These first two weeks have been about incorporating Fix into my household and teaching him the rules and boundaries while encouraging self-control. As Fix continues to grow, I will start more formal training with him. Future Farm Dog 101 blog posts may be weekly or monthly depending upon what Fix and I are doing. I hope you join us on our adventure.

Introducing. . .

Brandywine Fix.

A friend of mine who raises the (very) occasional litter of English Shepherd puppies had a litter planned for March 2017. Both the sire and dam (a niece of my working dog, Brandywine Tuck) had health clearances and the dam is operational as a search and rescue dog as well as working on her owner’s small farm, so the expectation was for a physically and temperamentally sound litter with the genetics to work. I therefore put in an application for a puppy and started making plans to visit and fly home with a puppy.

As with Tuck’s litter, the pups in this litter were all very nice and had a good balance of pack, prey and defense drives so making a choice was not easy. After six days, in which I evaluated the entire litter, puppy sat for two full days while my friend and her husband were at a conference, and spent hours overall just playing with and observing the puppies, I had finally narrowed my selection down to two puppies: a seal/white little female and a black/white male. My friend had made an appointment for a health certificate with her vet on the day before I flew home, so that morning I finally decided to bring home the little male.

7 1/2 weeks
Resting up from gardening chores

After a long, unplanned delay at the connecting airport, the pup and I arrived back in New Mexico in the early hours of the morning. He started his job as an up and coming farm dog a few hours later as he accompanied me on the morning chores.

8 weeks and 3 days
Resting at the airport

I have a two-week period of time in which I allow the pup to choose his/her own name. I usually have a list of names I like and will call the pup at some point while he/she is distracted to see if the name elicits a response. Generally I run through the first list with no clear preference for a name and have to start compiling a second list before finally finding a name which I like and to which the pup also has a strong response. In this instance I had spent the first week running through my first list of names and had one name which the pup had at least acknowledged. This would be my fall back name if the pup didn’t pick a different one before the end of the two weeks. With the second week half gone, I suddenly remembered Friday night that Sidhe had selected her name from a fantasy book series I had been reading at the time: Jim Butcher’s Dresden Files (if you are into fantasy, I would highly recommend this series about a wizard in Chicago – it is extremely well written as well as just a lot of fun.) So during Saturday morning’s chores as the pup was investigating something about ten feet from me, I stopped and called “Fix” – his head popped up and swiveled around to locate me and he came running, sliding into a sit in front of me. So the pup has chosen his name – “Fix” – the name of the knight of the faerie summer court.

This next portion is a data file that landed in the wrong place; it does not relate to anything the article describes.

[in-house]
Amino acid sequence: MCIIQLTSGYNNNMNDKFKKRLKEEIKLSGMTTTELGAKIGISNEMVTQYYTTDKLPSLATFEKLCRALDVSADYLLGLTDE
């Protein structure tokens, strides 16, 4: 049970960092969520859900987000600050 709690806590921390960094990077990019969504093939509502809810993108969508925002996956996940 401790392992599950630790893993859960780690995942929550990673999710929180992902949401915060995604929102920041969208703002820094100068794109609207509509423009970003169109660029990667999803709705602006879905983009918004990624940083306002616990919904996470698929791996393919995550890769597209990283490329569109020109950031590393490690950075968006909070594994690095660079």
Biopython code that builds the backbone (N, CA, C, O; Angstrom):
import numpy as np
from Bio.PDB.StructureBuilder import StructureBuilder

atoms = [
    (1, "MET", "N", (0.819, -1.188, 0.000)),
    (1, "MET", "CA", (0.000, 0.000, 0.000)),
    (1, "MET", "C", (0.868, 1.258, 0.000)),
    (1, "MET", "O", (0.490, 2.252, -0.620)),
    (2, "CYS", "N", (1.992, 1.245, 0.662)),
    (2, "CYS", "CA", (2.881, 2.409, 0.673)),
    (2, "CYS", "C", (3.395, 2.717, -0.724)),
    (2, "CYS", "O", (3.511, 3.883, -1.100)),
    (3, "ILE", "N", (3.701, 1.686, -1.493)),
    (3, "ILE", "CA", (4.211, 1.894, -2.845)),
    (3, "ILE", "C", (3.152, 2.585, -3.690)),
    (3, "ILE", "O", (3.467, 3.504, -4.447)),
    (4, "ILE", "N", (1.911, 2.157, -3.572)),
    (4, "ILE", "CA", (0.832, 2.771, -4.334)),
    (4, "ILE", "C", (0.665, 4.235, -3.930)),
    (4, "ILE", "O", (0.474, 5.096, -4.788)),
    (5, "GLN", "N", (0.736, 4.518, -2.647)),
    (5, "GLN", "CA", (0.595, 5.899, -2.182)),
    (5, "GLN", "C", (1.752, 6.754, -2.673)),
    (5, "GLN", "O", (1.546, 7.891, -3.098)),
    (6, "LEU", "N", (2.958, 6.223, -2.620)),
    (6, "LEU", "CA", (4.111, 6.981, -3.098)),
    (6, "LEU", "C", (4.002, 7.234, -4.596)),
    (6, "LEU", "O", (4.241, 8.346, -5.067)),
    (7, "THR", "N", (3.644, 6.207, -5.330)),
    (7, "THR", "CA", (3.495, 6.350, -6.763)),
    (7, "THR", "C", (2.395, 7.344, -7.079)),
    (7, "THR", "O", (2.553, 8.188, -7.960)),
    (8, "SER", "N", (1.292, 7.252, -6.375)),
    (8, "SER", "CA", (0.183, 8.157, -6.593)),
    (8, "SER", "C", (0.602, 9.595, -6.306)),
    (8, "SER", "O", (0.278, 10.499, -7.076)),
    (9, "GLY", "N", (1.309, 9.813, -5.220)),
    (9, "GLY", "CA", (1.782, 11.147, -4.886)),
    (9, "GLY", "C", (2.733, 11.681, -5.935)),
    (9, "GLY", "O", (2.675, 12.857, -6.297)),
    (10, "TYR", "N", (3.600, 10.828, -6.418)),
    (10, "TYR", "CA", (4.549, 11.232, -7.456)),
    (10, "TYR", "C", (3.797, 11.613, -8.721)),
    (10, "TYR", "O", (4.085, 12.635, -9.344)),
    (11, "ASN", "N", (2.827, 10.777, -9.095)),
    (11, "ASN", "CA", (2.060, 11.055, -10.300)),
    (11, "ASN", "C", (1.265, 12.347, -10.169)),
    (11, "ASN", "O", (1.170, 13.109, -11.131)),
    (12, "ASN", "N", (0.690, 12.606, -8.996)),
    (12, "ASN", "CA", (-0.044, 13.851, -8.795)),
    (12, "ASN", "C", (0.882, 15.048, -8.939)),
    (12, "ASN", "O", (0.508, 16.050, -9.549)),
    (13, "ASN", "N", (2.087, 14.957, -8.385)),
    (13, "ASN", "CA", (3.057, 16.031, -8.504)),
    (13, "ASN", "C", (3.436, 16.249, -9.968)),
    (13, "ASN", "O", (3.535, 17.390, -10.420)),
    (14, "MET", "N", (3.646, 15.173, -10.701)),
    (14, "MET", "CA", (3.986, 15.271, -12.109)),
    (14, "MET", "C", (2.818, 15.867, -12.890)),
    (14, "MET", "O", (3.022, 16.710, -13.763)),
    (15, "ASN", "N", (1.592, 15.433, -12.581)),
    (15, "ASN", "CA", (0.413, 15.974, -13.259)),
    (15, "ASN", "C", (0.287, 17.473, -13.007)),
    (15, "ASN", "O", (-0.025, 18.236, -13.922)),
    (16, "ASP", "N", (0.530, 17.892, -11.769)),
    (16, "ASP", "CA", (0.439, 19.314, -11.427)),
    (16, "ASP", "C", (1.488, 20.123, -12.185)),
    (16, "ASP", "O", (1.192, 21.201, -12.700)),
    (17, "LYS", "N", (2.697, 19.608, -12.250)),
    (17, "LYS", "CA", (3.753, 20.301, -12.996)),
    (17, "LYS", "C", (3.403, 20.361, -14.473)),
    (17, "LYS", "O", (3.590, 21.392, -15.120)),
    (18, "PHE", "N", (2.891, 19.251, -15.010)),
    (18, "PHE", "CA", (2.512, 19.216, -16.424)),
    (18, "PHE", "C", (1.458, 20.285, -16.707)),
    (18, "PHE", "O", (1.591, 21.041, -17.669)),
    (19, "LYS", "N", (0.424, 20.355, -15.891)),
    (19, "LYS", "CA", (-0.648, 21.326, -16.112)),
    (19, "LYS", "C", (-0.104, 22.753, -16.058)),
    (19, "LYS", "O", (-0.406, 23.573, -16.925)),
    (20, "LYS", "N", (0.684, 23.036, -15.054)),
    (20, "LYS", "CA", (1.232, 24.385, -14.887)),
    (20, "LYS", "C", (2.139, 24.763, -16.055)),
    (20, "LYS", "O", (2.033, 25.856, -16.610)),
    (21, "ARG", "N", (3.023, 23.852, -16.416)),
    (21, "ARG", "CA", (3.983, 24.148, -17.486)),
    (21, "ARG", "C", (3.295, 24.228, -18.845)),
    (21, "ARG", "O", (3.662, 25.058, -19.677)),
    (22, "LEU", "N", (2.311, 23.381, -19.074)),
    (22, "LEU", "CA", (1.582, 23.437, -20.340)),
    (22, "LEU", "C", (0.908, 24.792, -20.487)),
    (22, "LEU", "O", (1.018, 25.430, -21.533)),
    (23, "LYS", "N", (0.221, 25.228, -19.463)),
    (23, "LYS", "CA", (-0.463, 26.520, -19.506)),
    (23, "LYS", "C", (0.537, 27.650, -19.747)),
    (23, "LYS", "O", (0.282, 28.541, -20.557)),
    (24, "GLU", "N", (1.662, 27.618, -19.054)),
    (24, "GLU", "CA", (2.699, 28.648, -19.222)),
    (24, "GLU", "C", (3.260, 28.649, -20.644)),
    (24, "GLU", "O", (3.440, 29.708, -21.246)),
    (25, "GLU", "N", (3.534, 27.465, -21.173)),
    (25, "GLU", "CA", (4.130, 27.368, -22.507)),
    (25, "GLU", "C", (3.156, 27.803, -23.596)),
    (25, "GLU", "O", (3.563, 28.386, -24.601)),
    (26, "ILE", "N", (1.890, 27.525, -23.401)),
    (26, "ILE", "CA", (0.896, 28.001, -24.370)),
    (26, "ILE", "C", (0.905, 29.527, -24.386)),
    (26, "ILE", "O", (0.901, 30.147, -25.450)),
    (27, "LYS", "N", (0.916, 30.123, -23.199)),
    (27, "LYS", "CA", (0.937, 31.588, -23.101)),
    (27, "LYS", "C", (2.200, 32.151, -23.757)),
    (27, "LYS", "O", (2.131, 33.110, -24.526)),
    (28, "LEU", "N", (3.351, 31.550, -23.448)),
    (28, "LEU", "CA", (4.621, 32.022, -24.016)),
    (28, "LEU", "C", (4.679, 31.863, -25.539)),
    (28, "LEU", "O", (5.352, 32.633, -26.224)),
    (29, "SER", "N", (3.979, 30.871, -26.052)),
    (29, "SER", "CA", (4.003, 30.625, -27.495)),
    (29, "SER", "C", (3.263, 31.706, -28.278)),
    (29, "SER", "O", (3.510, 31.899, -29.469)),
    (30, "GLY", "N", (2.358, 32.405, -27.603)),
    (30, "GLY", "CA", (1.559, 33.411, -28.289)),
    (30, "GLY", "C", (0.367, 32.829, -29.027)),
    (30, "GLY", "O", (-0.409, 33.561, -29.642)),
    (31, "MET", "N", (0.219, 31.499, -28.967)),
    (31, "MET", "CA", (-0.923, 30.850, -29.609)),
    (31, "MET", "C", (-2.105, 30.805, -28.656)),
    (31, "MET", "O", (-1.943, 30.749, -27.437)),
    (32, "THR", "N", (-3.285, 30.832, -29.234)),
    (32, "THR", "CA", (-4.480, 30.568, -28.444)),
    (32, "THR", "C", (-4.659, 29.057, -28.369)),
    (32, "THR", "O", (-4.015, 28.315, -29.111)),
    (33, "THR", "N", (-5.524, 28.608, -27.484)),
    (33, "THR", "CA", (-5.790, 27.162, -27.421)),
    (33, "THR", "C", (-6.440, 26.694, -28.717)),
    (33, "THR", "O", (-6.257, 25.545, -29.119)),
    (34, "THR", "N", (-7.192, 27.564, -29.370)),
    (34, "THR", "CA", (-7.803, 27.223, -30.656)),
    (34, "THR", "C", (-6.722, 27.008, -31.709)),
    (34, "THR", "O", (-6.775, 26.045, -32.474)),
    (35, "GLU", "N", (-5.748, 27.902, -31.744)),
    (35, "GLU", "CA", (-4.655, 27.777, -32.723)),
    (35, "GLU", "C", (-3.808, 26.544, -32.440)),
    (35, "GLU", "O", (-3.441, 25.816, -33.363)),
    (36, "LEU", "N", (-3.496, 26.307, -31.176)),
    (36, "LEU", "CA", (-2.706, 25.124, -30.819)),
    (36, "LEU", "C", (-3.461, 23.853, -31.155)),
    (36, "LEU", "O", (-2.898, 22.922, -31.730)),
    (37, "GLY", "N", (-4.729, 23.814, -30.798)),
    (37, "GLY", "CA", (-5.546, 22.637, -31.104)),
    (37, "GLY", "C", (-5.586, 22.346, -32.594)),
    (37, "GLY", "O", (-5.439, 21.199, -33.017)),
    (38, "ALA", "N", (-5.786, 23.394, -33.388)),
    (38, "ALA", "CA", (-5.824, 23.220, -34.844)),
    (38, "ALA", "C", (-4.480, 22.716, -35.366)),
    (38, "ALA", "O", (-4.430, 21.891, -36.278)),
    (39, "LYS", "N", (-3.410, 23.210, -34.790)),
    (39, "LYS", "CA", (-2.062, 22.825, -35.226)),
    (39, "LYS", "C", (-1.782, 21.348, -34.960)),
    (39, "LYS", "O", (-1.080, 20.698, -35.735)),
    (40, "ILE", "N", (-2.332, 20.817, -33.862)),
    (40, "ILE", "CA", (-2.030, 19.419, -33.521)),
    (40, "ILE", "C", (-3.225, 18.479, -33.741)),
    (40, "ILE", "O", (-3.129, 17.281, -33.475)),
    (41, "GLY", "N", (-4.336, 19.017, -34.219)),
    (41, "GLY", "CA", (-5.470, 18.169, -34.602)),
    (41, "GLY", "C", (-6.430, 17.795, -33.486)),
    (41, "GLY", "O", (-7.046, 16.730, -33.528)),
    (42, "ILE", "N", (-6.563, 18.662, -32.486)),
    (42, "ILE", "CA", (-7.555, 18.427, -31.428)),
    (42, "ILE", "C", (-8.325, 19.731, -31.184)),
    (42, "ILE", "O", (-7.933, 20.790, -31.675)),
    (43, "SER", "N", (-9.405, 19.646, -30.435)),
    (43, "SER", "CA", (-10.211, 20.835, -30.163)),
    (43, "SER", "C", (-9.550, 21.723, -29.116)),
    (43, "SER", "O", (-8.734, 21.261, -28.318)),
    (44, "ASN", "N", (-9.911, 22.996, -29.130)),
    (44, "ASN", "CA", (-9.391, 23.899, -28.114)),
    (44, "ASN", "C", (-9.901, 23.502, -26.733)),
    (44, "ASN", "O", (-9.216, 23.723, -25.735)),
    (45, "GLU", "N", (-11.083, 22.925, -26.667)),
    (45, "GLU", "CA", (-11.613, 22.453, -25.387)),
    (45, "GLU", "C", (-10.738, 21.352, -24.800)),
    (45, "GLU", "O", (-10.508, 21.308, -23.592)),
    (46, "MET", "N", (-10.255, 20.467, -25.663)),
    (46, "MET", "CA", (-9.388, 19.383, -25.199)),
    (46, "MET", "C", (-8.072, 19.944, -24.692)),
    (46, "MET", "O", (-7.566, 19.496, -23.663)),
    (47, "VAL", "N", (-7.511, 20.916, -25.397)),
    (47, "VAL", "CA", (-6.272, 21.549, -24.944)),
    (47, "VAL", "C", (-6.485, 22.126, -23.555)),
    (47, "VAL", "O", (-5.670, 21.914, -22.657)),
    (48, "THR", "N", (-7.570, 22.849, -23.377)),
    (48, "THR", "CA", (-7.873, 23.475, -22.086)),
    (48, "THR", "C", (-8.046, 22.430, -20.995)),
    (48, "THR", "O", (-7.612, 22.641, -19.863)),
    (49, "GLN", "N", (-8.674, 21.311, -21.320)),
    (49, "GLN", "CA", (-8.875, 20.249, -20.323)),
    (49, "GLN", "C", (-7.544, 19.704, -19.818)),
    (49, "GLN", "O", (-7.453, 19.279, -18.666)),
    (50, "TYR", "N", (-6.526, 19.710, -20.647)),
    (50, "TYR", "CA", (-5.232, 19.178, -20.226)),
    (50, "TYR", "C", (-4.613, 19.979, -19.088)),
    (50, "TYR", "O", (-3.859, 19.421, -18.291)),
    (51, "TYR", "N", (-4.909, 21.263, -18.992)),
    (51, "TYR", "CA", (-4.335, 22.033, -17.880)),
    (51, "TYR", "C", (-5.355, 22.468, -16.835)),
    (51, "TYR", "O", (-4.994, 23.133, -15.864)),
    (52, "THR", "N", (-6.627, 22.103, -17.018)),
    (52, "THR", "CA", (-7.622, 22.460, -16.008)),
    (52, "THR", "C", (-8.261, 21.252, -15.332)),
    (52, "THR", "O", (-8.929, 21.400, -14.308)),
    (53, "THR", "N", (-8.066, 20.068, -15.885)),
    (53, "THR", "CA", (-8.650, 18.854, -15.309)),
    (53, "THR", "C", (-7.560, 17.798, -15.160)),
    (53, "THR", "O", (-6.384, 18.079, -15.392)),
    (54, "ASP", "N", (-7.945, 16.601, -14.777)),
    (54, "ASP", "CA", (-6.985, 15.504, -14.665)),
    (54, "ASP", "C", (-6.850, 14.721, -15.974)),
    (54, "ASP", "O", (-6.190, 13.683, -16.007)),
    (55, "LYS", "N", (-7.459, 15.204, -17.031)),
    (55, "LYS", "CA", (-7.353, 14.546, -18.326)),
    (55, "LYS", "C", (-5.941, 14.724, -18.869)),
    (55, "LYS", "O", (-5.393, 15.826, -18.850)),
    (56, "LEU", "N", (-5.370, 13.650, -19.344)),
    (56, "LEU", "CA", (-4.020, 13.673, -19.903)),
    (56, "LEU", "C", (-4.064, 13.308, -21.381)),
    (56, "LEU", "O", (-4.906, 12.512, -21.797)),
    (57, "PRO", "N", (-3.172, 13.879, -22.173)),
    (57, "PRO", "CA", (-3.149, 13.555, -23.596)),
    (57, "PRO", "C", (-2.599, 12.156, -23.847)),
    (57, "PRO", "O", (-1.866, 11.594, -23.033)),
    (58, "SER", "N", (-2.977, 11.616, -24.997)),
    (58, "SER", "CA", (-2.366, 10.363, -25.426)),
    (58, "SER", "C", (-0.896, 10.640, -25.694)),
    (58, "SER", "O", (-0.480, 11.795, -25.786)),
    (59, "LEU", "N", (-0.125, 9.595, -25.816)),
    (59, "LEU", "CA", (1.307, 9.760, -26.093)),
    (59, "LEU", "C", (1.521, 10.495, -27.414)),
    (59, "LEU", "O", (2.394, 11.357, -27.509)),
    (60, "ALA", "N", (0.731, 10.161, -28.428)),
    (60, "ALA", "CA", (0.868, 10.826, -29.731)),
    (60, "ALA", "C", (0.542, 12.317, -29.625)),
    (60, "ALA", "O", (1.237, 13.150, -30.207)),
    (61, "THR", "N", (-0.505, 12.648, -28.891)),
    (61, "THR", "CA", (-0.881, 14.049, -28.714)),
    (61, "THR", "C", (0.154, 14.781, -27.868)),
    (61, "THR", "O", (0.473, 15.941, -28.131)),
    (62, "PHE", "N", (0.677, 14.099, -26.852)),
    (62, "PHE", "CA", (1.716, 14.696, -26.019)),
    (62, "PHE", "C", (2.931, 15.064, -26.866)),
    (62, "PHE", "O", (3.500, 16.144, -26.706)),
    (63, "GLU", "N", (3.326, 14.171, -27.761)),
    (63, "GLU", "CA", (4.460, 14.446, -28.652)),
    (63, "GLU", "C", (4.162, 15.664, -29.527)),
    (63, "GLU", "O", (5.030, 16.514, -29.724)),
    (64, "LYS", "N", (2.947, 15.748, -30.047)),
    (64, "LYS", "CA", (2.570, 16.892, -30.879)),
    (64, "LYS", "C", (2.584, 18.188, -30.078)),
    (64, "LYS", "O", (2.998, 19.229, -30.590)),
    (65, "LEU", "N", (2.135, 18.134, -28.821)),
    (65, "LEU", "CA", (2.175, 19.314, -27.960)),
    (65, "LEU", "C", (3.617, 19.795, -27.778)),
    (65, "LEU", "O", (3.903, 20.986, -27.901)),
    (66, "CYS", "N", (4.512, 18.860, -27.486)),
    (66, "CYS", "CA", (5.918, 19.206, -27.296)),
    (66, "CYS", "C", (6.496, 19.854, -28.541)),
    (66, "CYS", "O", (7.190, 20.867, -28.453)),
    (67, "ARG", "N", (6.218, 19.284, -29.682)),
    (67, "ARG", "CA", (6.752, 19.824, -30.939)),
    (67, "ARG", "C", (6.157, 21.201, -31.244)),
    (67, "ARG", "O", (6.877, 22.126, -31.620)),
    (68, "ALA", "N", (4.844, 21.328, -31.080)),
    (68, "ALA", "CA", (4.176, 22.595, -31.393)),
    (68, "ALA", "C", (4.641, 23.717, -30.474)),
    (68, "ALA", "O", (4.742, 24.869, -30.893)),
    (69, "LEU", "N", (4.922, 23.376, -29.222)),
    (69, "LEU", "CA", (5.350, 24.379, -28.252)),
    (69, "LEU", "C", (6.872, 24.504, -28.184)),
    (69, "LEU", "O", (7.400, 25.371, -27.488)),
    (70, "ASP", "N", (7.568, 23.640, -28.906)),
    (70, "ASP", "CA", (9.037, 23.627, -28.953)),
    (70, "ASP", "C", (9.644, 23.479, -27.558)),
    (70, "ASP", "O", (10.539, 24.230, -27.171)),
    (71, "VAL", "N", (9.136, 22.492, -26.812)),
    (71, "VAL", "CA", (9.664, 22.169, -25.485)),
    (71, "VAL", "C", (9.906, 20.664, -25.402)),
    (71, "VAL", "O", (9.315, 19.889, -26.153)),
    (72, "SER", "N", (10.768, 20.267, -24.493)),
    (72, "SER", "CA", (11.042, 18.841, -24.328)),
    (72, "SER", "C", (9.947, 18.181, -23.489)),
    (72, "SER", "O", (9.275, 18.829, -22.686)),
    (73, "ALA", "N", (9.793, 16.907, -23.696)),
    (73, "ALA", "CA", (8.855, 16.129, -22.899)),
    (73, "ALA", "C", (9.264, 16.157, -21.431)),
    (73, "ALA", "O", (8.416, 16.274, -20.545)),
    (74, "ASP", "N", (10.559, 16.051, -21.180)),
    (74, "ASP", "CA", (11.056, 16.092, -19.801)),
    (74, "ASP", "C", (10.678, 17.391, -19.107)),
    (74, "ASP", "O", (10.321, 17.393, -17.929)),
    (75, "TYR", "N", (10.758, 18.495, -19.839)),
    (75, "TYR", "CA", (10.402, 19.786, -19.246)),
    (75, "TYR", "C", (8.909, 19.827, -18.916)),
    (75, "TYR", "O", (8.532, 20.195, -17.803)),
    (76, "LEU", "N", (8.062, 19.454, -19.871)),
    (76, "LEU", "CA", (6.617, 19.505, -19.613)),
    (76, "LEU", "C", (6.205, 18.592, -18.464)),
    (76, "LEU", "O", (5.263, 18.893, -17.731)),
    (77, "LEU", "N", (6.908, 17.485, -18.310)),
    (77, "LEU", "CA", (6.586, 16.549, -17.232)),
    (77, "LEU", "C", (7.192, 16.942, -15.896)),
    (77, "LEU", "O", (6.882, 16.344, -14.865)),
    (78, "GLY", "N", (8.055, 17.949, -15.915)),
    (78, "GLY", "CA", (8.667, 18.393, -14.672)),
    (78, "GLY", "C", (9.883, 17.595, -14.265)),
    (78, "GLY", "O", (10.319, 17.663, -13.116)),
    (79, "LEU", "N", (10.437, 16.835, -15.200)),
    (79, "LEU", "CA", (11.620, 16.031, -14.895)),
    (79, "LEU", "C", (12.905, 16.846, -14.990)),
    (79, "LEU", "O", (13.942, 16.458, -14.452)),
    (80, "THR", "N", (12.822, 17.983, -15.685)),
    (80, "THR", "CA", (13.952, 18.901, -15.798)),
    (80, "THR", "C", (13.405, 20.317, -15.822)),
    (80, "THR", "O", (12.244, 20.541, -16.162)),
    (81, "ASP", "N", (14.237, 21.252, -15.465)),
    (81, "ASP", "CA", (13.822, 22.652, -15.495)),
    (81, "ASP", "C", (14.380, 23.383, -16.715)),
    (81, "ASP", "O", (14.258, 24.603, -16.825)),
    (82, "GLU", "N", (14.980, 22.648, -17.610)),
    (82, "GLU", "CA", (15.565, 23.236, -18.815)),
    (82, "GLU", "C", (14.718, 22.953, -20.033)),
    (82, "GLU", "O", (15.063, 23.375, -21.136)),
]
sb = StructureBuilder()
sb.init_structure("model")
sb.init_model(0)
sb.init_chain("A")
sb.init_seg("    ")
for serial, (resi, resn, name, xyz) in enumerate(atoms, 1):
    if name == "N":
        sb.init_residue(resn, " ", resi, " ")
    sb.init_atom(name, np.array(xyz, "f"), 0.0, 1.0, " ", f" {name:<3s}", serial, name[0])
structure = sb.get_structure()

9 1/2 weeks
Hard Day at the Office

New Beginnings

Several friends of mine took care of the farm for two weeks recently so I could travel out-of-state to pick up my next farm dog. I spent those two weeks back east – a week in Vermont and a second week in Pennsylvania. The shades of green in both places were truly beautiful and very different from home. However, things (mostly weeds of course) greened up here while I was gone and while the green may not be as vibrant it is nonetheless a very welcome change from the winter browns.

Before I left I had given considerable thought to where I wanted – and needed – to be with the farm to achieve my original goal of the farm being self-supporting. While I was willing to pay for fencing, maintenance, etc. I wanted the livestock to be profitable enough that expenses for hay and other items directly related to maintaining the livestock were not coming out of my pocket. After several years raising lambs, I finally acknowledged that the lambs were simply not paying for themselves and that my pocketbook was being steadily drained; hence the decision to sell off the sheep. At the current time, it hasn’t been determined whether or not the hogs will pay for themselves once I start selling hogs, although I suspect that the hogs, too, will be a money drain. The chickens are seasonal producers but because I really like fresh eggs, I’ll maintain a small flock of chickens.

In recent years, the only livestock pulling their weight have been the Nigerian Dwarfs. I am also addicted to their milk, another reason to keep goats. As I had started drying off my does prior to leaving on vacation, and expected my does to be dry when I returned, I made arrangements to buy a doe in milk on my return. The difficulties in finding a buck with an excellent milk pedigree whose owner was willing to let me health test and lease him resulted in me deciding to purchase a buckling. After considering the matter I decided to buy two bucklings, from different breeders and with different pedigrees but both out of excellent milking lines.

A well-known Nigerian Breeder was retiring and selling all of her breeding stock so, in addition to the doe in milk, when the puppy and I traveled to Tulerosa to pick up the doe in milk, I ended up buying the last two available does . Both does have been exposed to bucks for fall kiddings.

At the present time the three new does are housed in quarantine, and the two bucklings are also in separate quarters, all awaiting health test results. More information and photographs of the new additions will be forthcoming.

I am currently contemplating different arrangements for new pens which will give me more flexibility in separating dry does from those in milk, weaned kids and so on.

The new puppy has been home for just over a week now and has settled in very nicely. He is accompanying me on chores twice a day and learning the routine. He has also finally managed to get one of the older dogs to play with him a little.

If I just keep bugging her, maybe she’ll play . ..

Chase Games